Warne: KP absence is a tragedy
Aussie legend calls for parties to sort out their differences
Last Updated: 21/08/12 10:12am
Kevin Pietersen: Dropped for the third Test for sending provacative texts
Australia legend Shane Warne believes it is a 'tragedy' Kevin Pietersen did not play in England's third Test against South Africa at Lord's.
The South Africa-born right-hander was dropped after admitting sending 'provocative texts' criticising his England team-mates to friends in the Proteas camp, actions he has subsequently apologised for.
Warne, who is close friends with Pietersen, knows the 32-year-old will regret his behaviour, although he thinks there remains too strong an ego at the ECB.
"Kevin will be one of the first people to admit that he's acted in a way that's been a bit silly and stupid," explained Warne.
"Strauss and Pietersen could have gone down the pub and had a beer. If they'd punched the absolute whatever out of each other to sort it out, so be it."
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"I'm sure he'd like to take back a few of his actions. There's a bit too much ego at the ECB (England and Wales Cricket Board). There's no give or take or compromise.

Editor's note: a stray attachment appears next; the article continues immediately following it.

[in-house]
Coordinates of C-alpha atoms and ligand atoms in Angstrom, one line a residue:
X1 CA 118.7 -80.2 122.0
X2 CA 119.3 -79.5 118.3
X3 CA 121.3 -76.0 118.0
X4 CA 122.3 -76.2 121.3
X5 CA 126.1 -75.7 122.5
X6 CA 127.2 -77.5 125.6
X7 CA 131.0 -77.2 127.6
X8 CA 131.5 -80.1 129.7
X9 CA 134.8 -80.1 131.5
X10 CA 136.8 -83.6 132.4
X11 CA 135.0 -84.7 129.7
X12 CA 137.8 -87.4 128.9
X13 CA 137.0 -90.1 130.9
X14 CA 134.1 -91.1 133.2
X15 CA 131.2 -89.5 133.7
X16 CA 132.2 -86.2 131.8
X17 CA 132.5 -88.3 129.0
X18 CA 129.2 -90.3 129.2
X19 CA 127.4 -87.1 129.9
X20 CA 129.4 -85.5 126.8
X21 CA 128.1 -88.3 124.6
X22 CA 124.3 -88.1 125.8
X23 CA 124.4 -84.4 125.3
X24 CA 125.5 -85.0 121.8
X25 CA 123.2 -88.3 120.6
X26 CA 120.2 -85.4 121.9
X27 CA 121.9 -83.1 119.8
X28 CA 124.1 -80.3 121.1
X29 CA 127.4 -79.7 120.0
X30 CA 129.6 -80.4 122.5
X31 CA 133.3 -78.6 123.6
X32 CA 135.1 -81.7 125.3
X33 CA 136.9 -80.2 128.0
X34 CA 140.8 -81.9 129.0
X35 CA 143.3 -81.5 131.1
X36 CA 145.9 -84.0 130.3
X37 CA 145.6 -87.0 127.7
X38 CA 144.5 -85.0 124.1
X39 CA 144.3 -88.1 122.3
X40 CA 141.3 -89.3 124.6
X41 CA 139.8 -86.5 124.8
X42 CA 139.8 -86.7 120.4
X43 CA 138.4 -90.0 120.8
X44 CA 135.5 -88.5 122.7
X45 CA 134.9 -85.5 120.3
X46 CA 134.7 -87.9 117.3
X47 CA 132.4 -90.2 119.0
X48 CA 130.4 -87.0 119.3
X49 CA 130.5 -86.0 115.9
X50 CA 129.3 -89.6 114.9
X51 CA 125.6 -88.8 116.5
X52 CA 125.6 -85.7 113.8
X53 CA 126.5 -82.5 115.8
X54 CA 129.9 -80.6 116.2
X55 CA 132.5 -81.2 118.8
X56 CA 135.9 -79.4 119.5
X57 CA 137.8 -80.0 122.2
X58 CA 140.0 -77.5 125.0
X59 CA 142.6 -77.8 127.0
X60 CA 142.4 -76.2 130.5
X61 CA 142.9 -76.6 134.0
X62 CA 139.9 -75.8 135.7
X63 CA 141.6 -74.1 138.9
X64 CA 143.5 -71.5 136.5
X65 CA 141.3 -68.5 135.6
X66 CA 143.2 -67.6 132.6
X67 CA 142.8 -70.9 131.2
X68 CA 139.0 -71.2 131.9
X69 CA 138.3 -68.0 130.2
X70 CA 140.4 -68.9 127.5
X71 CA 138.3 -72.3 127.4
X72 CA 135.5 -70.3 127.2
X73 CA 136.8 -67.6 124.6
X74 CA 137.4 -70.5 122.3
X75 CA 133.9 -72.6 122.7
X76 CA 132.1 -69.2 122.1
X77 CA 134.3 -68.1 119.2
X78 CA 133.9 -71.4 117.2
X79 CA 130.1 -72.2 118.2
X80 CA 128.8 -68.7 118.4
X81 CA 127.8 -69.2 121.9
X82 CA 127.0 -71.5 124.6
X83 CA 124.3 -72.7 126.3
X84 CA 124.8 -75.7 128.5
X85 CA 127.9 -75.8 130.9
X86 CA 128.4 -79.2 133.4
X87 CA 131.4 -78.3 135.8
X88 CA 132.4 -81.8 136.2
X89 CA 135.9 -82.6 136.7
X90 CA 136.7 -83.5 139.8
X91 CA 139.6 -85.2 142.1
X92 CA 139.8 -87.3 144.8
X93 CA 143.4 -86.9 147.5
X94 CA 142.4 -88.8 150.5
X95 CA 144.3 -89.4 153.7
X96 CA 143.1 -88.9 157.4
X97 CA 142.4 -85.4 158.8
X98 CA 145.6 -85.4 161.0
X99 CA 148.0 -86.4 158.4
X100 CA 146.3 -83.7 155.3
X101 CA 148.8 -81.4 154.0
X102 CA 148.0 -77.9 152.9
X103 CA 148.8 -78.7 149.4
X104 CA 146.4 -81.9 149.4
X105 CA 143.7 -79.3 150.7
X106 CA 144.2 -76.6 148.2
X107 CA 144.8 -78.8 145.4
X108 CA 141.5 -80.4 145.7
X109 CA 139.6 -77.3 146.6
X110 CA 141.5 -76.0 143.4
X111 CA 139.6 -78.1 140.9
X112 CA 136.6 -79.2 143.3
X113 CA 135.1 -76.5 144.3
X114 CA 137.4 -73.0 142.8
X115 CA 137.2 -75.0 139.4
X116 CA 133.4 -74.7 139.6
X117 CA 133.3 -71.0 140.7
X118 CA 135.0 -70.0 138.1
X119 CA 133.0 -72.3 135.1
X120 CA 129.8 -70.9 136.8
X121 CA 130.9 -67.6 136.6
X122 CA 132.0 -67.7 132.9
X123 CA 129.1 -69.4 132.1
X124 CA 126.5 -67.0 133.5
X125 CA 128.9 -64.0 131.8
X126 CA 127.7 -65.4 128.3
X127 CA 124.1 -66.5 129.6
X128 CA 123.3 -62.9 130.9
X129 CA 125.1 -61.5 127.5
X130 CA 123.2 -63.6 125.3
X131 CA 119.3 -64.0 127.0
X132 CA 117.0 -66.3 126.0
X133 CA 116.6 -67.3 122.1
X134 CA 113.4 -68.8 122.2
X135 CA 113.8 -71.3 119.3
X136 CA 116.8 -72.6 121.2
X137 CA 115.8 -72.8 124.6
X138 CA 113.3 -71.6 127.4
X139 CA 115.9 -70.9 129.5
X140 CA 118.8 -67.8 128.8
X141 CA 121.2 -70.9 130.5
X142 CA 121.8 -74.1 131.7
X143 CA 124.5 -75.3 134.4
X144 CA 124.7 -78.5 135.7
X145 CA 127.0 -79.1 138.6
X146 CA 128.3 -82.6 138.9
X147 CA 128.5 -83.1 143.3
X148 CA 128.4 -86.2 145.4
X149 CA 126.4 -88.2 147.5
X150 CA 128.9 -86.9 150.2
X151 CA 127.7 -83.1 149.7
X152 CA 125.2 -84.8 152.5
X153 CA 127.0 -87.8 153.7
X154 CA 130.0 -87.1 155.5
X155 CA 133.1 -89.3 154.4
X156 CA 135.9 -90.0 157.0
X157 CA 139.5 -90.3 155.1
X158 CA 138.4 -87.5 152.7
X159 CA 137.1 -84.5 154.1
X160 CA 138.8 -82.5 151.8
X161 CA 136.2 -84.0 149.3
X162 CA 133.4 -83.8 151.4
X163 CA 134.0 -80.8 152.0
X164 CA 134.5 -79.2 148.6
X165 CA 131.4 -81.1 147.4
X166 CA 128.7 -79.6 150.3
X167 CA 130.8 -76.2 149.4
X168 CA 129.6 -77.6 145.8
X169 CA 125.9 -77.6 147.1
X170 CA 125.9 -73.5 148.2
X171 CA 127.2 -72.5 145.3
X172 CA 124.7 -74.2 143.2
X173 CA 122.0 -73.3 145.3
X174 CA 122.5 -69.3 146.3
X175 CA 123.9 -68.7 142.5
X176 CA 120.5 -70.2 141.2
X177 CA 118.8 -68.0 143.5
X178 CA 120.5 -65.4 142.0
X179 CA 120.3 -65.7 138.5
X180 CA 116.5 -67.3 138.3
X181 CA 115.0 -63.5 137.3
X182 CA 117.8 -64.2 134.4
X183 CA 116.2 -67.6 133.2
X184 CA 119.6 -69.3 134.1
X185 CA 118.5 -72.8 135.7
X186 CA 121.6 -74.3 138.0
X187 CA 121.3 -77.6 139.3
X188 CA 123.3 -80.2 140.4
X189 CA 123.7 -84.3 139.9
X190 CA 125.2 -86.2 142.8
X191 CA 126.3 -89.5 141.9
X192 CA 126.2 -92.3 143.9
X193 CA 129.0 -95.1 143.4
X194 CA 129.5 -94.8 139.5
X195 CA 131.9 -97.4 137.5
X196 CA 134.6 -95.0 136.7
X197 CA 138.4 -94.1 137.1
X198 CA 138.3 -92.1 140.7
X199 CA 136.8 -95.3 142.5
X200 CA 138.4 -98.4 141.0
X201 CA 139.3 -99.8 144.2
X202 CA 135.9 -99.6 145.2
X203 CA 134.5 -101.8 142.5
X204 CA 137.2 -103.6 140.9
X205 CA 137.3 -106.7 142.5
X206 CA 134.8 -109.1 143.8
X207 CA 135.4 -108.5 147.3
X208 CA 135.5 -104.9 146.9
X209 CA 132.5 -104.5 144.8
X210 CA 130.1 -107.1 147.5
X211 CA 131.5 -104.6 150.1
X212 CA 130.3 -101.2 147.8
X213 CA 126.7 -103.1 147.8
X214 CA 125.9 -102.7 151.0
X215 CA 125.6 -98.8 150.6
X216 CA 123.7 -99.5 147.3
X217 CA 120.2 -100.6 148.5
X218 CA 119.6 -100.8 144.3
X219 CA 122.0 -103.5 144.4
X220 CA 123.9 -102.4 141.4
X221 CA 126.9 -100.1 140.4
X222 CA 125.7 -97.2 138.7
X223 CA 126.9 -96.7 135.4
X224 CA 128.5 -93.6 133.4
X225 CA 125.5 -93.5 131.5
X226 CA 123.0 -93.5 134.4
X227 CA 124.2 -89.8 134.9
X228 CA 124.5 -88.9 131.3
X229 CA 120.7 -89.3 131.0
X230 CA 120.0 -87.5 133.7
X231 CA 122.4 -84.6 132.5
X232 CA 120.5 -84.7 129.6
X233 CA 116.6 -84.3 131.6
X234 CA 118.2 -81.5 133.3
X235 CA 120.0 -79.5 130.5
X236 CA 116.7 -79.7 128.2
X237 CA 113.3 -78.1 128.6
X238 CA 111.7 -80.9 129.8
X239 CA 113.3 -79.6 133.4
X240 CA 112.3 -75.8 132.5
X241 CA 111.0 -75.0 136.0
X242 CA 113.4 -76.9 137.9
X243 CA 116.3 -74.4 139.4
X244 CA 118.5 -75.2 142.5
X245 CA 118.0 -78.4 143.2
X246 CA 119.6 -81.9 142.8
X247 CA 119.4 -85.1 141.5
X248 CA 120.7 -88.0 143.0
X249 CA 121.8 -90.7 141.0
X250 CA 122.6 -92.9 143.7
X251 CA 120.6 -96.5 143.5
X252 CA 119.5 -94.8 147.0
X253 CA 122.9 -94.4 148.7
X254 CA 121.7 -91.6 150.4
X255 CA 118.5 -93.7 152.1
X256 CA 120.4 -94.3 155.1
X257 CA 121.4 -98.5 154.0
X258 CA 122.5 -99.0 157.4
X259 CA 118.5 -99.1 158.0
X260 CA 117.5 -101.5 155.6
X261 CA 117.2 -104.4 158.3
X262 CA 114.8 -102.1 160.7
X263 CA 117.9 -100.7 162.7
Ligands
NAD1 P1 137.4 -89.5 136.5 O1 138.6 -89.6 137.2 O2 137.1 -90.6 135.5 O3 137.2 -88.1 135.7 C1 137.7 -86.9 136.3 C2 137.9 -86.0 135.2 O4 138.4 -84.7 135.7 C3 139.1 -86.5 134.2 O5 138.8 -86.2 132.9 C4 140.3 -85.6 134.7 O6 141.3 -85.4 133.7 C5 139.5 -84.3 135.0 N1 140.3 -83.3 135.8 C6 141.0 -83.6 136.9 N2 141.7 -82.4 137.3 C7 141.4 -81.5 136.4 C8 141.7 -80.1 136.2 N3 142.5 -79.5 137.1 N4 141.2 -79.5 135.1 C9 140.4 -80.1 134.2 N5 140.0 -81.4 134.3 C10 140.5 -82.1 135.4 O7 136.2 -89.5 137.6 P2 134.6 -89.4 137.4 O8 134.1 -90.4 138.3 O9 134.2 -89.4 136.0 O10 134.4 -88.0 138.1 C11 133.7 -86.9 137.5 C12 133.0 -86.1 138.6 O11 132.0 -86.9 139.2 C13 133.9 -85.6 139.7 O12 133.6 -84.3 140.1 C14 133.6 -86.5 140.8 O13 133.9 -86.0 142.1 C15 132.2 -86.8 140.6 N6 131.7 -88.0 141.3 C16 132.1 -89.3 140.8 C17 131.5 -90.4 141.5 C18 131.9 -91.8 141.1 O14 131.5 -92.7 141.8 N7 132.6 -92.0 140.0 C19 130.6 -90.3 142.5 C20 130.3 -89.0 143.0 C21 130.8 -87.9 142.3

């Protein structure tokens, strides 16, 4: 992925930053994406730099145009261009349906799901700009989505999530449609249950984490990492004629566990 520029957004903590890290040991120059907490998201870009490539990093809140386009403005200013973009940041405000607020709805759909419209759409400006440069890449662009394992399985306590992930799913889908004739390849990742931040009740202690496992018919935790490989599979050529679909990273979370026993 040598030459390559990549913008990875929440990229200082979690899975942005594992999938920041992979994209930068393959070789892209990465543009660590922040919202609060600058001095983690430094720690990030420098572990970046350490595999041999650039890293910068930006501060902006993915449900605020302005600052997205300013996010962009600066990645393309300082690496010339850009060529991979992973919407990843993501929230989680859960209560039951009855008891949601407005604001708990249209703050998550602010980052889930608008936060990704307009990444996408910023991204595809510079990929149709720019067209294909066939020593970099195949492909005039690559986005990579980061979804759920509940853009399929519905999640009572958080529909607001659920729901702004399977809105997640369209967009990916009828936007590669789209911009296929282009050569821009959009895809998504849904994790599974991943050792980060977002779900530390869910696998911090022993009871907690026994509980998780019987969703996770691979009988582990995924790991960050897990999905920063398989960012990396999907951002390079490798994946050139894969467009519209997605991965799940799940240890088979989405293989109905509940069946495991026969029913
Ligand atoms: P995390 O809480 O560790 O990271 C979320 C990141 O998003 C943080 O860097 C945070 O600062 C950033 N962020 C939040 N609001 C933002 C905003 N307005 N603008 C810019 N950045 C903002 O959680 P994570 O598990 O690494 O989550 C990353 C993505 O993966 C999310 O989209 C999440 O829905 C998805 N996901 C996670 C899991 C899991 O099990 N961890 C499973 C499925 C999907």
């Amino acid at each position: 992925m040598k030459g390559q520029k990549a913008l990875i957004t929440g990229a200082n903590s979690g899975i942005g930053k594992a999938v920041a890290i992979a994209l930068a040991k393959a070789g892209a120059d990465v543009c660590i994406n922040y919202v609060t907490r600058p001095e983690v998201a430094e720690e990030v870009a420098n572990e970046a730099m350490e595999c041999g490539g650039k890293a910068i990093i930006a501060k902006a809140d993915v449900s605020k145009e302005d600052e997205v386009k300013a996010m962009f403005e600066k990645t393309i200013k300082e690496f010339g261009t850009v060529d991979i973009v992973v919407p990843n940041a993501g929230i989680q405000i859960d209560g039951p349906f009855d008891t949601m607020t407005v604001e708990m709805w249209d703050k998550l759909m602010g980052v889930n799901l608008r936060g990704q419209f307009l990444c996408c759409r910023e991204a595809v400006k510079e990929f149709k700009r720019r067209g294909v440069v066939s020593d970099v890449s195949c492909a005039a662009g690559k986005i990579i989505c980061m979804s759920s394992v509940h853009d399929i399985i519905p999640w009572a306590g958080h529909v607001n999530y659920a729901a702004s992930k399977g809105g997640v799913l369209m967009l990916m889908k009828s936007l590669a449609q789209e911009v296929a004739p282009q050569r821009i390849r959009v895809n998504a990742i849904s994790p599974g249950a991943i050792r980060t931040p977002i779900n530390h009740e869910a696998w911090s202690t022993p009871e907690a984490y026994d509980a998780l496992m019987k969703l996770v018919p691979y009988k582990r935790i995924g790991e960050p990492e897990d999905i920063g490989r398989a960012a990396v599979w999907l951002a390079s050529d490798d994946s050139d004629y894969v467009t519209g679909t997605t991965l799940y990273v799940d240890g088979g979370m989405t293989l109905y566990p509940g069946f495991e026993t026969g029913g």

"Both sides are at fault - the bottom line is Kevin Pietersen is not playing international cricket, which is a tragedy."
Warne insists Pietersen is a special player and both sides needed to reach a compromise.
"He has to commit to the team first and you have to also understand that some people need different things," he continued.
"The (English) cricket team, I think they've let Kevin Pietersen down - it shouldn't have gotten to this stage.
"If he doesn't sign his England contract, if he doesn't play for England again, I just think that's a tragedy.
"To me, the leadership of England, whether it be the selectors, ECB, coaching, captain - they have to put their hands up and say we haven't handled this as best we can.
"Kevin Pietersen has to put his hand up and say I've conducted myself in a pretty ordinary fashion too."
Warne has called for Pietersen and England captain Andrew Strauss to sort out their differences one way or another and quickly.
"Strauss and Pietersen could have gone down the pub and had a beer," he concluded. "If they'd punched the absolute whatever out of each other to sort it out, so be it.
"If you have to punch each other up around the corner, then do it - get it out of your system. Then come back, put your arm around each other and walk out to play together."